"ebert" Discussed on Black Men Can't Jump

Black Men Can't Jump

03:27 min | 2 years ago

"ebert" Discussed on Black Men Can't Jump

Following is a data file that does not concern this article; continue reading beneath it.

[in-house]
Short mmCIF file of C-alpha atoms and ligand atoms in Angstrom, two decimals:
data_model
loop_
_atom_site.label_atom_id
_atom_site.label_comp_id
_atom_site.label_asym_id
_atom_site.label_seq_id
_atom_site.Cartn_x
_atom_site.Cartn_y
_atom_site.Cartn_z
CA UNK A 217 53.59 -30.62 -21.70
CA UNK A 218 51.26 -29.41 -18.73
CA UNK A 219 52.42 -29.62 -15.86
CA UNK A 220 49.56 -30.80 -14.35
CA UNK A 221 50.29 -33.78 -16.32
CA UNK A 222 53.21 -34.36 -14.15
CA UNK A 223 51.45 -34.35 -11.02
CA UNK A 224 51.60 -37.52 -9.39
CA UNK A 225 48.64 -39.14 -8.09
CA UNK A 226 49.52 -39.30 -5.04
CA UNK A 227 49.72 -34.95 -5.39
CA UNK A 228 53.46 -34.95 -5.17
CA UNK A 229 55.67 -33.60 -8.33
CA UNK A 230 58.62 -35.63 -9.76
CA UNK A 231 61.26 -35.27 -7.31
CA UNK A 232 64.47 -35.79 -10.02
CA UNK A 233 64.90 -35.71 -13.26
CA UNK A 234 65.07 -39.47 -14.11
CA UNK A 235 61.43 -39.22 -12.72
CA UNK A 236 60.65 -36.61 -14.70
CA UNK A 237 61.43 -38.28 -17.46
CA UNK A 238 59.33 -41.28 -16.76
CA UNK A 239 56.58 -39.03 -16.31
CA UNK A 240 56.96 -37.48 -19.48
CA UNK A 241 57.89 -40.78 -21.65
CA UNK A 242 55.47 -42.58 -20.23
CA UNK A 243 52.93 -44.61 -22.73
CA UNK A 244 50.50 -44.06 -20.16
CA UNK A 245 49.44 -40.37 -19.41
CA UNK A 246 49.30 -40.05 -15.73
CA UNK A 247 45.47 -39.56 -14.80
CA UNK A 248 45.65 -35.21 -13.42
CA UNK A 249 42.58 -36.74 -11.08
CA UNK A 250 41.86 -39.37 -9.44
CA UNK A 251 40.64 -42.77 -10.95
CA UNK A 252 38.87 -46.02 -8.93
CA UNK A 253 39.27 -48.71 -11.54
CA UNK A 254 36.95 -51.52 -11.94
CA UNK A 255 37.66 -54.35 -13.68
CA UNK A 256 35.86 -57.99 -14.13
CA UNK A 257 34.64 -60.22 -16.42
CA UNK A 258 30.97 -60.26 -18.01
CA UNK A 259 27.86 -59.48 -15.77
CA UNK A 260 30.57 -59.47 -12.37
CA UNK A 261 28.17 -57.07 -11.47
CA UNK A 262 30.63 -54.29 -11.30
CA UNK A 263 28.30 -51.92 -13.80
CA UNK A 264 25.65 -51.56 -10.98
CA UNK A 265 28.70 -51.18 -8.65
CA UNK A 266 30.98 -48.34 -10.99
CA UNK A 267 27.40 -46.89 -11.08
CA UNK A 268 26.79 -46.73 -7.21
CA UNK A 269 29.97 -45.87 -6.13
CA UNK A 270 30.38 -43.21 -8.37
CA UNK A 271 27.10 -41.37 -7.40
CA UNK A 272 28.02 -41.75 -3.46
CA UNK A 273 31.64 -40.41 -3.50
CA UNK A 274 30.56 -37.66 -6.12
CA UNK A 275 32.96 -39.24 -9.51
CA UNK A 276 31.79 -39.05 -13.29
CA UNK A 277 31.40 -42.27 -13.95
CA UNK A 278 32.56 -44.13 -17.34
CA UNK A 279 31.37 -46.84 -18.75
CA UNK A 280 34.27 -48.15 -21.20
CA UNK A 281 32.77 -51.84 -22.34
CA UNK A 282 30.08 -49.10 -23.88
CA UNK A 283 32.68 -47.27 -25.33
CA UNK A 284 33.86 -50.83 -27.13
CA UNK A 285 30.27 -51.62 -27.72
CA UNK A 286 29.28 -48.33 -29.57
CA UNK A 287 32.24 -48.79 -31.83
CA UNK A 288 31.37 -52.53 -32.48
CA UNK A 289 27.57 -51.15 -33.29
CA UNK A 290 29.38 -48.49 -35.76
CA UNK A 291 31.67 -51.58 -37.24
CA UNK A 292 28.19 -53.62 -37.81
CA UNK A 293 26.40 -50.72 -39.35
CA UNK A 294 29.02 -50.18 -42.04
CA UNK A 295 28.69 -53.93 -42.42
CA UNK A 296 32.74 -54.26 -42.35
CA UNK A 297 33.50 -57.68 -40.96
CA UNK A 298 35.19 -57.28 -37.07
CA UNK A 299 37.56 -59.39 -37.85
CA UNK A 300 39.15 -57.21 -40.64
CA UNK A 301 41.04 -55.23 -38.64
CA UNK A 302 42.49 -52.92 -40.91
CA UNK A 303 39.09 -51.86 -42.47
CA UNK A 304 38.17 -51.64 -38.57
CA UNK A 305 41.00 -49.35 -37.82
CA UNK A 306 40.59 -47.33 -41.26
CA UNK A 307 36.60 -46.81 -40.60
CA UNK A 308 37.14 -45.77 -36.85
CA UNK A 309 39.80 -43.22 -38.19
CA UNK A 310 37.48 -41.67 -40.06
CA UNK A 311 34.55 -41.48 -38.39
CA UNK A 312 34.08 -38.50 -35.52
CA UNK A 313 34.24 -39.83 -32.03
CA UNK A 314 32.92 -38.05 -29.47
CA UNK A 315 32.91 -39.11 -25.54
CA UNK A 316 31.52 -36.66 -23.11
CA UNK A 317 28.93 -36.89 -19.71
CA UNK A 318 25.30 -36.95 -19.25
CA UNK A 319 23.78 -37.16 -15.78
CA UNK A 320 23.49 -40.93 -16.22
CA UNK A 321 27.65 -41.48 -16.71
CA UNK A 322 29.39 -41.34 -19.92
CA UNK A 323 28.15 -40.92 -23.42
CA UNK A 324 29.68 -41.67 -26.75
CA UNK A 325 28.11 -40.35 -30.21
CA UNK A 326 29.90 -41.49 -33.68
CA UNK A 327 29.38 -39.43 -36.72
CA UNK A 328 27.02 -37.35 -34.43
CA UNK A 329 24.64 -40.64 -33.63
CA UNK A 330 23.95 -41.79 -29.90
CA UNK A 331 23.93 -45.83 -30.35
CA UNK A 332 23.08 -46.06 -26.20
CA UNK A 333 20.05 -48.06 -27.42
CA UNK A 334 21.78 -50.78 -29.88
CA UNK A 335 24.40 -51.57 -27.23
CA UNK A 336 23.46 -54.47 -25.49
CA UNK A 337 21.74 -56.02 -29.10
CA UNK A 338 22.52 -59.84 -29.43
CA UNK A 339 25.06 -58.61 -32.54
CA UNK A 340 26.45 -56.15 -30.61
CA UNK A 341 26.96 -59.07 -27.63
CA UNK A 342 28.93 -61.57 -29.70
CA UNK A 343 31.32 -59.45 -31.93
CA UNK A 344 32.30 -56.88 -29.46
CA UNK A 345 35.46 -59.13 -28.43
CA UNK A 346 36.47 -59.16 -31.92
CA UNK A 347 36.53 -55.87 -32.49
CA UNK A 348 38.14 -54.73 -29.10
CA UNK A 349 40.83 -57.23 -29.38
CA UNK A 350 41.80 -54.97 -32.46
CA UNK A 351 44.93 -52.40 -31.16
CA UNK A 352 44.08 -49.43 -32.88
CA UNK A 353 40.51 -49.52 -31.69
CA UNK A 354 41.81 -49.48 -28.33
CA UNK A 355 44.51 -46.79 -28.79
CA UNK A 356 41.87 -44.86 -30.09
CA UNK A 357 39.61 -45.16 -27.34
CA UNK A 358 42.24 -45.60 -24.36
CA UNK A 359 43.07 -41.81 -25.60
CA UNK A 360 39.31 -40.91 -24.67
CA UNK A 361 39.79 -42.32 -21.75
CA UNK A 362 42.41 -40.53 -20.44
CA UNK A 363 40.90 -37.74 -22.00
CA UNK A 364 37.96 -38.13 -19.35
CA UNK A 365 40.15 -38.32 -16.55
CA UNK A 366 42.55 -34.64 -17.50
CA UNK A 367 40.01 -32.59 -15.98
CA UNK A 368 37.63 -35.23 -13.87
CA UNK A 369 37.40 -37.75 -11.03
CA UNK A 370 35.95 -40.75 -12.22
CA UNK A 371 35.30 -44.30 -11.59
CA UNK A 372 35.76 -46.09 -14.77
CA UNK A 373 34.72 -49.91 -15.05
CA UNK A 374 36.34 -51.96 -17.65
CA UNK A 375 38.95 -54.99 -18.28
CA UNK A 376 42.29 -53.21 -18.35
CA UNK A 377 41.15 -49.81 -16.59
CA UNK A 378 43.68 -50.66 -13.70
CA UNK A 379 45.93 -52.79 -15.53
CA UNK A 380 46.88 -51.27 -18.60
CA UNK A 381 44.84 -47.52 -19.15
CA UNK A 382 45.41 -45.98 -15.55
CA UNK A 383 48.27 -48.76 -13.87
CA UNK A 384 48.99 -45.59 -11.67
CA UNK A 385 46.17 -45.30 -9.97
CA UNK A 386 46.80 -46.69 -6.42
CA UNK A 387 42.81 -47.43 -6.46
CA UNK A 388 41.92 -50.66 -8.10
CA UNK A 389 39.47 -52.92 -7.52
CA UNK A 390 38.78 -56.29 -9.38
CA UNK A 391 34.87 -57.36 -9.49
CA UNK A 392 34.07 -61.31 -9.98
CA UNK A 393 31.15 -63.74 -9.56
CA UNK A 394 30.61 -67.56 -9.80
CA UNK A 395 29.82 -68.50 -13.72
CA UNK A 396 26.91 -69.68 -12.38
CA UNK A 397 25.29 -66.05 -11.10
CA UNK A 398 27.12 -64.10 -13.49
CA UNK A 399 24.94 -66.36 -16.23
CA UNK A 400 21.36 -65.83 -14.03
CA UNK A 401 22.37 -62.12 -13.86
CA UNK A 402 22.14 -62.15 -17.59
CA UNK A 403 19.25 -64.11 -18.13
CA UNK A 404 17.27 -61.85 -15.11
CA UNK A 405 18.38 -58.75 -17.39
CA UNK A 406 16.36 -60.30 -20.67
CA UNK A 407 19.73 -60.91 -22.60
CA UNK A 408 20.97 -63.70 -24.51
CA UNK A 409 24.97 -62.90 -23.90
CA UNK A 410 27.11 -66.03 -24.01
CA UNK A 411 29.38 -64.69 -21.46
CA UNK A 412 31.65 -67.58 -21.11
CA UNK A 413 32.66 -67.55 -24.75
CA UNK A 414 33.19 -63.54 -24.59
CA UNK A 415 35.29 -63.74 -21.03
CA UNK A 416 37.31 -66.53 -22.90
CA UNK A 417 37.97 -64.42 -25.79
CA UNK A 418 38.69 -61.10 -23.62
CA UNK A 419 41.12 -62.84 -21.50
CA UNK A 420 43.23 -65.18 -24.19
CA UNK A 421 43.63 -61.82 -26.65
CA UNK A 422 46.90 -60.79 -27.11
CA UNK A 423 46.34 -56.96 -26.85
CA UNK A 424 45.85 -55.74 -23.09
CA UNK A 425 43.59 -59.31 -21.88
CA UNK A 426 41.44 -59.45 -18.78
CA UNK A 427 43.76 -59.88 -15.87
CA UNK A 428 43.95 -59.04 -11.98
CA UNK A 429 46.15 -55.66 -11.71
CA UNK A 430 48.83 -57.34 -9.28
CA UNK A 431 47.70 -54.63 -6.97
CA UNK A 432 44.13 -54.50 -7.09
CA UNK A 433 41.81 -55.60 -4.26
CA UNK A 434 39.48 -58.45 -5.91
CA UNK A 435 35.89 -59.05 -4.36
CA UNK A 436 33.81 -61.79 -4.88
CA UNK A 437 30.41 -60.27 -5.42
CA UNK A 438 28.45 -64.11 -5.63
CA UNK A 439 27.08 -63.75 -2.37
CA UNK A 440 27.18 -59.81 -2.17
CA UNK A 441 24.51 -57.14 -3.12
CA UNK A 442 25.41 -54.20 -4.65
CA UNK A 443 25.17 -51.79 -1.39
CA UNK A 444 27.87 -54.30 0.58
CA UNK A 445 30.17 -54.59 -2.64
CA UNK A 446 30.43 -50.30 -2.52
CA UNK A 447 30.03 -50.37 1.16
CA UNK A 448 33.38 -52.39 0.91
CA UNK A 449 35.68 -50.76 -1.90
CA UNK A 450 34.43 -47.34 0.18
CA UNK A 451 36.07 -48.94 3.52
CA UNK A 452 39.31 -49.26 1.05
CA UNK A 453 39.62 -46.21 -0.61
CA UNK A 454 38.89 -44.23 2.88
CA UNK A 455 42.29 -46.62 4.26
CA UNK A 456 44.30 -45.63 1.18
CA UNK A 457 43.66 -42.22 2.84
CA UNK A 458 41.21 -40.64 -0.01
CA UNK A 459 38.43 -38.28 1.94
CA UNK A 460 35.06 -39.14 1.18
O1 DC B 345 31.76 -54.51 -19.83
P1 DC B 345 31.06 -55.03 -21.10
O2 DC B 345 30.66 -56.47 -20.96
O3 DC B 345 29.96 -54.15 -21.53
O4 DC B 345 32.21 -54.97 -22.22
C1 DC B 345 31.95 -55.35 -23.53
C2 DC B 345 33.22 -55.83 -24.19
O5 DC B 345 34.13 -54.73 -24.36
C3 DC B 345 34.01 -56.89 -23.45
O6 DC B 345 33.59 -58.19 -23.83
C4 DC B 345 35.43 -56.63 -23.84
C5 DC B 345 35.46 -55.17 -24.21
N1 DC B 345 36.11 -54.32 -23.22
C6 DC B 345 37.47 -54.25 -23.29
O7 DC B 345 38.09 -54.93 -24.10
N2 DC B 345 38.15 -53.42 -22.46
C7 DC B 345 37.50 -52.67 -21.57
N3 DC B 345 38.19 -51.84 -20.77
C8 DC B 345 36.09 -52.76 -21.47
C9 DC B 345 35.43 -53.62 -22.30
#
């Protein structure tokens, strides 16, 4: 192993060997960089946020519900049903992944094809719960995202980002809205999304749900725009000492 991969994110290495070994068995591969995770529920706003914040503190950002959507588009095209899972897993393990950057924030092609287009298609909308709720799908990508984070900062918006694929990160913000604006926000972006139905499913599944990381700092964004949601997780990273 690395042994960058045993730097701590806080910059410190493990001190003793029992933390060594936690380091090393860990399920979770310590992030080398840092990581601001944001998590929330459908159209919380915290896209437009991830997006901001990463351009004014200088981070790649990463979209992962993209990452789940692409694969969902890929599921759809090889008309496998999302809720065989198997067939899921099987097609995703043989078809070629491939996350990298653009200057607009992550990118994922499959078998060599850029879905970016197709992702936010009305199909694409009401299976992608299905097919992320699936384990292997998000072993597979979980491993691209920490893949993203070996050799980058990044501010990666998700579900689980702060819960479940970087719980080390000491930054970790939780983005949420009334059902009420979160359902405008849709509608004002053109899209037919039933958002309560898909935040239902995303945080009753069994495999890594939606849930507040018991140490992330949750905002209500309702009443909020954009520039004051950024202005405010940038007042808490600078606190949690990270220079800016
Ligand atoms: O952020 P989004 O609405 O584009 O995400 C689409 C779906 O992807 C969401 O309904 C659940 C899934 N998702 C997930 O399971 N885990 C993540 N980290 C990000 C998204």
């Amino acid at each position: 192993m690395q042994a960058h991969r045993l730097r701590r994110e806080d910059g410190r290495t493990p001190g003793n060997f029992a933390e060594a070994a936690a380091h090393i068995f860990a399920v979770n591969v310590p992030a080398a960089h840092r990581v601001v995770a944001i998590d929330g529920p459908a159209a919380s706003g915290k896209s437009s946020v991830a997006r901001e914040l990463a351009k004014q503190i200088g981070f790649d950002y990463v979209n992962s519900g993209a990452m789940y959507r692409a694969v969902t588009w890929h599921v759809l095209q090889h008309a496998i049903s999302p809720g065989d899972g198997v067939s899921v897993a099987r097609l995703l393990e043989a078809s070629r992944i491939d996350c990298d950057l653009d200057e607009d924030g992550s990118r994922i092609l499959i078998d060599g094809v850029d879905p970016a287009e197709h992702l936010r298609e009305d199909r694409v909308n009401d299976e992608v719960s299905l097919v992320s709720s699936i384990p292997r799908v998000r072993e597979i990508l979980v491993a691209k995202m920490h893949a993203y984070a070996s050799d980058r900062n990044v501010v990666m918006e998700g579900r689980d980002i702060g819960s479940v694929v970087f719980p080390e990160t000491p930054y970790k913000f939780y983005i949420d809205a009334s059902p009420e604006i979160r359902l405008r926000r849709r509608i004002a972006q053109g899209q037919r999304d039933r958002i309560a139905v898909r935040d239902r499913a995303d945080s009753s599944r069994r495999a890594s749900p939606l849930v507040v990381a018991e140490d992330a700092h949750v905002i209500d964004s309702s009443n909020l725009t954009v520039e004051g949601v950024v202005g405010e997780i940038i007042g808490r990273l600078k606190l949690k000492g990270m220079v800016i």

"Louis Hassett at this point. Okay. I think personally, and now that's why I'm like, I I've read Roger Ebert review this moving dead on. I mean, he was basically like this movie is he was like he was like this movie is terrible. I don't understand why anybody made it any also was like, I think that. There's a fine line in comedy between like satirical and offensive. And this this movie goes past the line, and it doesn't give any humanities to its characters. Like, the it feels like mean-spirited in the way that characterizes these women in the beginning. And then it like glamorizes them in the end in like makes them look a little bit. It's like 'cause know at the end like Halliburton wearing a blonde like, wait. And like, I don't know if they have goal to in there. Oh, are they long gone even noticed that? I know she has a blonde week. But then the doctor the woman who wrote it now has one of those crazy hairstyles as she's walking next to him right today like transformed hers. Well, right, anyway, the thing is there are parts of movie. I really is enjoy. But there's something about the way. Honestly. And and apparently Troy a buyer the woman who wrote it didn't like the final product. And she felt like Robert Townsend changed it a lot. And like didn't didn't like that. That's what I read on Wikipedia. I don't know if that's true -pedia. But it's feels true to me because there was a party me. That was like, I think this movie was directed by a black woman. I think it would have been much better. And and that's not to say Robert towns, the bad director. But there was a party. That's like this. This wasn't as wheelhouse and like one like I feel like this was like older comedy. And this is like ninety seven. It's like dude like did not update his game his comedic like kinda sensibilities and then also like. There are subtle messages in this movie that I felt I wasn't connecting with with black women because. I don't know. It's it's a weird thing. But there was like a part of me that was like it was defending. And here's thing we should defend black men in terms of they shouldn't have the he had stereotypes for both black men and black women in the movie. But there was like this. There was this thing of like they have learned a lesson like the whim. I don't know. It was weird. I guess Blackman. Learn listen to I don't know. I got we to talk about it. You will go you'll million please. I hate this movie. Like, I think I saw this when I was younger, but I remember thought of before so like my family like we have mostly women in my family and. There are very well off. And I'm member. Ars? Remember them not letting my cousins watch I remember like older women not being like because I remember them not being allowed to watch it on the I was I'm not sure if I wanted to just know they couldn't see it and got wonder why? 'cause it's not like like really graphic is not a lot of cursing. I'm looking at my hair down. I'm thinking in my head. Now, they not want these two young black girls to watch these stereotypes of black women. I guess we always have a hard time with movies at the pick people color from the hood without any type of Moore's any type of like feelings type of personality. And I think this movie didn't give them like they did have any depth to them at all. And I think they had spurts of it..